How Bryce Young is poised to lead Alabama in the college football playoffs after 15 years of preparation


Bryce Young reveals himself privately. Oh, we’ve all seen the games and the awards. But to get a glimpse of Alabama’s Heisman Trophy-winning quarterback, you’ll need to get back to his southern California home in the back seat of his parents’ car and travel the 80 miles from Pasadena to Irvine.

“I was a little kid,” said Young. “I didn’t know where Irvine was. I fell asleep in the car and woke up and there I was. “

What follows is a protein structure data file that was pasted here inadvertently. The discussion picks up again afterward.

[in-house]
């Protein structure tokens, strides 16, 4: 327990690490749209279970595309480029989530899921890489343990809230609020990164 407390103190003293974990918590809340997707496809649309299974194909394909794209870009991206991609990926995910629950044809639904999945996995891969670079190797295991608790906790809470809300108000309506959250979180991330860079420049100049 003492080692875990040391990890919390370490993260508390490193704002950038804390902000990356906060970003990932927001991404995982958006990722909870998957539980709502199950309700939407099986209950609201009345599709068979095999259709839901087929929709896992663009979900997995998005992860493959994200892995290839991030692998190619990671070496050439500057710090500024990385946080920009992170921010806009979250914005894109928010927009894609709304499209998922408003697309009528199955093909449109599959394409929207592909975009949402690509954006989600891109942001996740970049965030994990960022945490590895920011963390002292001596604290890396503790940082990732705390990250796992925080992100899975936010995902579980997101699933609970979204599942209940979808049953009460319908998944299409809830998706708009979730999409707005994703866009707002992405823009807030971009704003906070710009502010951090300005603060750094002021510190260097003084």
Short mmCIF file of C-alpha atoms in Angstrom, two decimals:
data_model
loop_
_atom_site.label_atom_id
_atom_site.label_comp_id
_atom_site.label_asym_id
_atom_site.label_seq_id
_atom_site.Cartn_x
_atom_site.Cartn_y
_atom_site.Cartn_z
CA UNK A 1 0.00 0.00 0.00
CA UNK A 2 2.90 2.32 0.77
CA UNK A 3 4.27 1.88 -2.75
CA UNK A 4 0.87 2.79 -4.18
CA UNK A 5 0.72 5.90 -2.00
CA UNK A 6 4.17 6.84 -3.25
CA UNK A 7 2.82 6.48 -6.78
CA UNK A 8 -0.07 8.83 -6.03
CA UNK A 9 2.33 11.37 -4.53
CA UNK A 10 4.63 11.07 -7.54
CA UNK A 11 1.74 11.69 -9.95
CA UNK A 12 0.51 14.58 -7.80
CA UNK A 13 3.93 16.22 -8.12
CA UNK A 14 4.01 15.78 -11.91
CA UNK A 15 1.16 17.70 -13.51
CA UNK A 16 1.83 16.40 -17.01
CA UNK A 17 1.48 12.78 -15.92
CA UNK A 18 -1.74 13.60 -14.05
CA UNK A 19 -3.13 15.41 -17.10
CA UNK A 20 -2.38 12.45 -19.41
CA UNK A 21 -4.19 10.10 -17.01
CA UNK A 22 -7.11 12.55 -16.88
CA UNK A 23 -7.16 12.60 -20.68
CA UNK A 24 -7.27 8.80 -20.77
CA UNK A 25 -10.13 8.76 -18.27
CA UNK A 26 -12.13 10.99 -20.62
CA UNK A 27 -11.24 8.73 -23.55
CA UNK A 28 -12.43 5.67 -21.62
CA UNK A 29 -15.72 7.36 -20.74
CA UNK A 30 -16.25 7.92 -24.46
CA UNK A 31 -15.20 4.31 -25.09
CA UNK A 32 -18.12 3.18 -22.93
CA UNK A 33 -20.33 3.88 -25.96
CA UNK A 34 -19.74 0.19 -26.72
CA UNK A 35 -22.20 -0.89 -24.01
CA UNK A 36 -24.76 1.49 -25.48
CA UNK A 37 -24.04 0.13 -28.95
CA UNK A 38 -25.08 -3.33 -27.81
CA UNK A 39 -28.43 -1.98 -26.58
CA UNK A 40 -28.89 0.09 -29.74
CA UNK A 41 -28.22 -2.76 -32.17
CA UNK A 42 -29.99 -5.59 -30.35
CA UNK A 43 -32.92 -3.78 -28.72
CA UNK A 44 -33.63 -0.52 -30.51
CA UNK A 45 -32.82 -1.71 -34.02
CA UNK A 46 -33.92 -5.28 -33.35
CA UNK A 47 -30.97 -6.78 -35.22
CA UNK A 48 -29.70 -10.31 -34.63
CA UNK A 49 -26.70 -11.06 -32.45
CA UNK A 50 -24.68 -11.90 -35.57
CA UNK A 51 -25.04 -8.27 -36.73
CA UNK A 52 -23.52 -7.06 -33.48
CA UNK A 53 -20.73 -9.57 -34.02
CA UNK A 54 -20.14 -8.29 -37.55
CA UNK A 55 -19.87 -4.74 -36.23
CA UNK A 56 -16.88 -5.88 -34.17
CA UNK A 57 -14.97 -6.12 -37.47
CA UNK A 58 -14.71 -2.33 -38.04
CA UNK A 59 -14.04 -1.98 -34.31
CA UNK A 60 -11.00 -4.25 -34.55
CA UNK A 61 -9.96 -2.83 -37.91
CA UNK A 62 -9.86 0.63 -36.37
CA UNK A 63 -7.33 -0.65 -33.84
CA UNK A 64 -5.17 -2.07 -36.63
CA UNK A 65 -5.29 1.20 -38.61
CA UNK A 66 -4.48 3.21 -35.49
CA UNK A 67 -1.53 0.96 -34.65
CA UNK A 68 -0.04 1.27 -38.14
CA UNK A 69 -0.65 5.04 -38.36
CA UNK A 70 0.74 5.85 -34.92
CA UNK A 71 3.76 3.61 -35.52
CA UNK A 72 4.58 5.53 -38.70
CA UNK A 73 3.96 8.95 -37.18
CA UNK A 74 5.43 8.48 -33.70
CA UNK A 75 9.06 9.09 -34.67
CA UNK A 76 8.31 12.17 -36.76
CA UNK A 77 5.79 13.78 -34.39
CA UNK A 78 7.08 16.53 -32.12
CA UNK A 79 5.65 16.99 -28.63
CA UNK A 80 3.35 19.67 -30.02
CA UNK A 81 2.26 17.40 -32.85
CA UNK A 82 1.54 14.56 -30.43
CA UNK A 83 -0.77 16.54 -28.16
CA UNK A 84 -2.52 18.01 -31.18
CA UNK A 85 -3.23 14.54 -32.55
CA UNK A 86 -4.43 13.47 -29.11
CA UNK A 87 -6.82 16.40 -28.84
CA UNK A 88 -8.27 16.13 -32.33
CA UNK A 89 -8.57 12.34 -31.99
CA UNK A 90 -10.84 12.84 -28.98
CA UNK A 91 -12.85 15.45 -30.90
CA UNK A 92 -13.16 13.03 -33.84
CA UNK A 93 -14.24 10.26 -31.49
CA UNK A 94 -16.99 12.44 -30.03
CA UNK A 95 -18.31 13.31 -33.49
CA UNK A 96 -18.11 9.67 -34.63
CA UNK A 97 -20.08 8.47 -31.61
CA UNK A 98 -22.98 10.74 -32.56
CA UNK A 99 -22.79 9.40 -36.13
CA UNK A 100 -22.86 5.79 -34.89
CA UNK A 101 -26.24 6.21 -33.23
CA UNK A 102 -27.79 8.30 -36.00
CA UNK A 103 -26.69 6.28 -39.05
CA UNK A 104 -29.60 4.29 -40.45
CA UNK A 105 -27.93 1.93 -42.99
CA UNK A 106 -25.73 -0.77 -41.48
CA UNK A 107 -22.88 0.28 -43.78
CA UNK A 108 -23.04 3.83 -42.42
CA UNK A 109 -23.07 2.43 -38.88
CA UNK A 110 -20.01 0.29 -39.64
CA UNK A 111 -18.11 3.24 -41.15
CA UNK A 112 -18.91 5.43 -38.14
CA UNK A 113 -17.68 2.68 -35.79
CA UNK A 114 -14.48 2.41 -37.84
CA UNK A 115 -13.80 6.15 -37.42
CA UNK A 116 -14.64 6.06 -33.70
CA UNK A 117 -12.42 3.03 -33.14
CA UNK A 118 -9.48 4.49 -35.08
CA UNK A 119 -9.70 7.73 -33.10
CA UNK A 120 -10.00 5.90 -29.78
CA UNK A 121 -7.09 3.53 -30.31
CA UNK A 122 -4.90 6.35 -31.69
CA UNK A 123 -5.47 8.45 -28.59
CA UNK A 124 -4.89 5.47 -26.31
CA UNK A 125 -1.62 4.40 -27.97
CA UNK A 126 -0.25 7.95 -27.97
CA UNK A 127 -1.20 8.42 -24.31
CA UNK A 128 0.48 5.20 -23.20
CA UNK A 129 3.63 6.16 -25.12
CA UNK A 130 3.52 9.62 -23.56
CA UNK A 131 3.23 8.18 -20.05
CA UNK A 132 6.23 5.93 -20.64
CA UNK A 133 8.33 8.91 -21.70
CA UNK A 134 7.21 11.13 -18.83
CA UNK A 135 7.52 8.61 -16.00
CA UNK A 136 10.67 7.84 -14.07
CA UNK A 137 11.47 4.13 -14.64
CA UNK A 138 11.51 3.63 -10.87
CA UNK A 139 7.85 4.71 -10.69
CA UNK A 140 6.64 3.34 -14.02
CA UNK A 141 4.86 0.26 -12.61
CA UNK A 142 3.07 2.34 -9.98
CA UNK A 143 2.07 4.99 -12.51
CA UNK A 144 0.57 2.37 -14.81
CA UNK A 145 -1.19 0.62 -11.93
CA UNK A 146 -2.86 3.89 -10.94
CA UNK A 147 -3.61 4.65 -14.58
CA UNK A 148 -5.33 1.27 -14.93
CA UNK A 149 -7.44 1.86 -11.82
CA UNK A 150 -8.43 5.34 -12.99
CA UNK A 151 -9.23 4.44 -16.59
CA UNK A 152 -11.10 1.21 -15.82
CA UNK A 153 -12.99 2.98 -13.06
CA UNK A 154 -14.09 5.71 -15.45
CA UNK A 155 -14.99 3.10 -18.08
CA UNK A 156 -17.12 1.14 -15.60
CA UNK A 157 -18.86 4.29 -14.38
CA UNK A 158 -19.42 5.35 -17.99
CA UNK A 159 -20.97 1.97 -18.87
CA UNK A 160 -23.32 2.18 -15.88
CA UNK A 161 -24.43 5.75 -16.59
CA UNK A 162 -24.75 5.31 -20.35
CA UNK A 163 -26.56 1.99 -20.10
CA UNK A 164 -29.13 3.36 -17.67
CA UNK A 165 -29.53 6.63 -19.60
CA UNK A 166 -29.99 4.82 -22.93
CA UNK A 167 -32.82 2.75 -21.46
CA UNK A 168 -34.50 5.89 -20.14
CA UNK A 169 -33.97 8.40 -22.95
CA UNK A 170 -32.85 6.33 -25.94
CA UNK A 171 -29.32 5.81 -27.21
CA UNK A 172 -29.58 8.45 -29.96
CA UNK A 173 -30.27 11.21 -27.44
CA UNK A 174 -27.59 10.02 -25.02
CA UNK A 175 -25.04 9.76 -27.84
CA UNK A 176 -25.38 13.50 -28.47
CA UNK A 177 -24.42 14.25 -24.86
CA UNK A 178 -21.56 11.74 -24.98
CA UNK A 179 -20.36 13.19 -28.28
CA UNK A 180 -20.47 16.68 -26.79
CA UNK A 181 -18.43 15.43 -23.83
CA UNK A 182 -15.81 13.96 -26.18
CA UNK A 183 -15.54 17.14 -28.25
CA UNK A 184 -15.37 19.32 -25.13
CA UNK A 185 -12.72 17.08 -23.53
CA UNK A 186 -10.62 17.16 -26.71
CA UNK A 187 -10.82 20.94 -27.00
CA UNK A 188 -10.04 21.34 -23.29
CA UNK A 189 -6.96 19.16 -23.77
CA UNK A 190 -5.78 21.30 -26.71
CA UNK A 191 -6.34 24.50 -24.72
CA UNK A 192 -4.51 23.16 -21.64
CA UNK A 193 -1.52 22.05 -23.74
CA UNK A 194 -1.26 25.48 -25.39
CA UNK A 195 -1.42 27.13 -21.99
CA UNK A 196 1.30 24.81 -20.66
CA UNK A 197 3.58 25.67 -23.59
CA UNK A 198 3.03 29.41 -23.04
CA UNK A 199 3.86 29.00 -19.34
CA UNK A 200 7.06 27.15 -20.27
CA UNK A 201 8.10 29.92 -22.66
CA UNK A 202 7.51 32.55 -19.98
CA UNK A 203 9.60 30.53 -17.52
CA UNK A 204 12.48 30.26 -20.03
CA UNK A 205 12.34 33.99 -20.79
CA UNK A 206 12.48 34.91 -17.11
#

That was 15 years ago in 2006. Young was 5 and was working with a quarterback coach for the first time. Tim Arthurs still holds the Ohio high school record (72.5% in 1998).

Given her son’s age and what was at stake, Julie Young had an immediate proclamation for her husband, Craig: “[She thoughts] I was crazy, “he said.” She said, ‘Where’s all the money?’ “

We now know the ultimate answer to that question. Bryce Young becomes the first Alabama quarterback to win the Heisman. He’s also proven comfortable in the long shadow of first-time quarterback starters in Alabama.

Young is the ninth player of its kind to have played a full season since 2009. Five of them have won national championships this first season: Greg McElroy (2009), AJ McCarron (2011), Jake Coker (2015), Jalen Injured (2017), MacJones (2020). Young technically already has a ring as he supported Jones last season.